In order to help your parent get around, offer to drive them or arrange for others to do so. For example, if there’s a family event, another family member may be able to give them a ride. Or if there’s a church service your parent wants to go to, see if other members of the congregation can take them.
In some cases, you may need to pay for professional senior transportation options. The more mobility you can preserve for your parent, the better.
8. Make the home safe for your parent
Whether you are taking care of your parent in their home or yours, it’s important to get rid of any potential hazards that could lead to them getting hurt. A simple slip or fall could lead to a serious injury, from which your parent may never recover.
Some safety hazards you can fix on your own. Others may require more serious renovations, like installing a chair lift so your parent doesn’t have to climb the stairs or handrails in the bathtub to help them lower themselves in.
9. Find ways to save on caregiving costs
Providing care for an aging parent can get expensive fast. But there are many sources of financial support.
For example, FreedomCare lets seniors who qualify for Medicaid (in certain states) choose a family member as their caregiver. That means they could select you, and you would get paid for your caretaking work. Plus, you would be eligible for holiday pay, paid sick time, paid family leave, and a 401(k) retirement account with matching. It’s a great program that benefits both you and your parent.
There are also other government and private elderly care funding programs (e.g Medicaid and Medicare) you may want to look into. Do some research to see what your parent can qualify for.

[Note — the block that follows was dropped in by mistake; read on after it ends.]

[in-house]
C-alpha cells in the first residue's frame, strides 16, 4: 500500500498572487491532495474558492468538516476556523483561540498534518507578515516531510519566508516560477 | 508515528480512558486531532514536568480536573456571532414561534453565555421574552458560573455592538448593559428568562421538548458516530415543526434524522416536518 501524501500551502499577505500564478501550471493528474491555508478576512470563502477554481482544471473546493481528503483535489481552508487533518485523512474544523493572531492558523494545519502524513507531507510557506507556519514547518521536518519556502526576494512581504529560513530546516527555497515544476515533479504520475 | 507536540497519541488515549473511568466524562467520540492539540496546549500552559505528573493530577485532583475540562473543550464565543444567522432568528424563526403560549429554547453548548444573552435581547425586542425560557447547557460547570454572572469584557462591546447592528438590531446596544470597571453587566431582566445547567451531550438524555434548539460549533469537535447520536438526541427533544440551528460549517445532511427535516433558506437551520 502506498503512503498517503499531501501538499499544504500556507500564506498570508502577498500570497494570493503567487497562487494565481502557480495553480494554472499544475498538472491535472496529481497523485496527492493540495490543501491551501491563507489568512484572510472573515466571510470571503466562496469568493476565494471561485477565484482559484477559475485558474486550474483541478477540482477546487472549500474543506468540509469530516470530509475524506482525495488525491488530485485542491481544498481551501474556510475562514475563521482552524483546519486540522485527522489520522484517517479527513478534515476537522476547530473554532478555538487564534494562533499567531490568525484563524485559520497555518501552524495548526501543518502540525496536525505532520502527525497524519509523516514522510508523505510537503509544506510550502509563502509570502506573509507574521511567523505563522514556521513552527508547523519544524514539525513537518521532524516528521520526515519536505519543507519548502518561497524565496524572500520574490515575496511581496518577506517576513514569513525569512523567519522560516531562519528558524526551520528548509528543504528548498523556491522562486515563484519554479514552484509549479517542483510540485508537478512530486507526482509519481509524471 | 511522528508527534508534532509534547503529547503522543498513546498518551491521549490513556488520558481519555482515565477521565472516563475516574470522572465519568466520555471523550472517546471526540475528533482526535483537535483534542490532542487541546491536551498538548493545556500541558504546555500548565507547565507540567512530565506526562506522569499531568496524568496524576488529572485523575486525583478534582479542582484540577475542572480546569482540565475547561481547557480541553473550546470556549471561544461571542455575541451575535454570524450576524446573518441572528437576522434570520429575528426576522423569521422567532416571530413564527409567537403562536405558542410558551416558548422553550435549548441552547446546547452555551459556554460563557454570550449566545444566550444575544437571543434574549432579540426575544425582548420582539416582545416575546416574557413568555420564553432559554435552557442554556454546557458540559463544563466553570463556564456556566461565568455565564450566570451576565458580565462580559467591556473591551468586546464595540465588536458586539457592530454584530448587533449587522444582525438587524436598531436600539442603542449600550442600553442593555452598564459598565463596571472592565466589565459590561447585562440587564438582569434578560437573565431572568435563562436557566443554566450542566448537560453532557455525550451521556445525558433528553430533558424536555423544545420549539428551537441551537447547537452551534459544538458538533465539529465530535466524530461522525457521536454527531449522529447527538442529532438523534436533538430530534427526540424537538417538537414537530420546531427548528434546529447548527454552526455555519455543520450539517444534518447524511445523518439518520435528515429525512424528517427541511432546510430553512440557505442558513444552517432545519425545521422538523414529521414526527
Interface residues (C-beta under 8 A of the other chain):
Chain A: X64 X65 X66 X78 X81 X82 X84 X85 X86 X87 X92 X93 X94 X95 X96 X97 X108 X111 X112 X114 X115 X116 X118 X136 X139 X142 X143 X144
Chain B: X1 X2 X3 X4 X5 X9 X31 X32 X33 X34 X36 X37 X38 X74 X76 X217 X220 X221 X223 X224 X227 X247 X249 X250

In addition, it’s important to learn how to budget and be frugal with what you and your parent have. Don’t overspend on the unnecessary. Try to stretch your parent’s caregiving funds as far as they will go.
Lastly, be proactive about your parent’s health. The healthier their lifestyle in terms of diet, exercise, and mental health, the less likely they are to need costly operations or interventions in the long run.
10. Keep other family members in the loop
Unless you are your parent’s only surviving family member, they will have other family members who likely want to stay updated on your parent’s health. So try to keep them in the loop as much as possible.
At times, you may need to call a meeting with all your parent’s immediate family members to make important decisions on behalf of your parent (e.g. putting them in a care home). By reaching out to all the family, you will reduce potential conflict and make others who care about your parent feel more involved.
11. Respect your parent’s wishes
Being unable to take care of yourself can be hard, frustrating, and humiliating. So it’s important to be sensitive when caring for your aging parent. Just because they can’t do certain things on their own anymore doesn’t mean they relinquish all control over their life.
Always ask your parent for their opinion (and permission) whenever you face a decision that concerns them. Don’t make choices for them unless absolutely necessary. Let them be independent whenever possible.
12. Don’t forget to take care of yourself
Finally, don’t forget to take care of yourself. You have needs, too.
If you suffer from too much lack of sleep, food, or energy, you might burn out, and that doesn’t help you or your parent. Why? Because it hurts your ability to function properly and care for your parent properly, and then who will?
So take your own physical and mental well-being seriously. Do the little things: keep a healthy diet, drink lots of water, and get consistent exercise and sleep. You don’t need to maintain a crazy workout routine or anything. You just need balance.
Give yourself scheduled breaks from caregiving and take a vacation if needed while someone covers for you. You deserve it.
The bottom line
At the end of the day, taking care of your elderly parent is a labor of love. Yes, it takes work, but if you delegate responsibilities and follow the tips above, it can be an incredibly fulfilling experience. It may become a period of your life that you will cherish forever.
So remember why you are taking care of your parent in the first place. Then let that guide and motivate you from day to day. You and your parent will be happier as a result.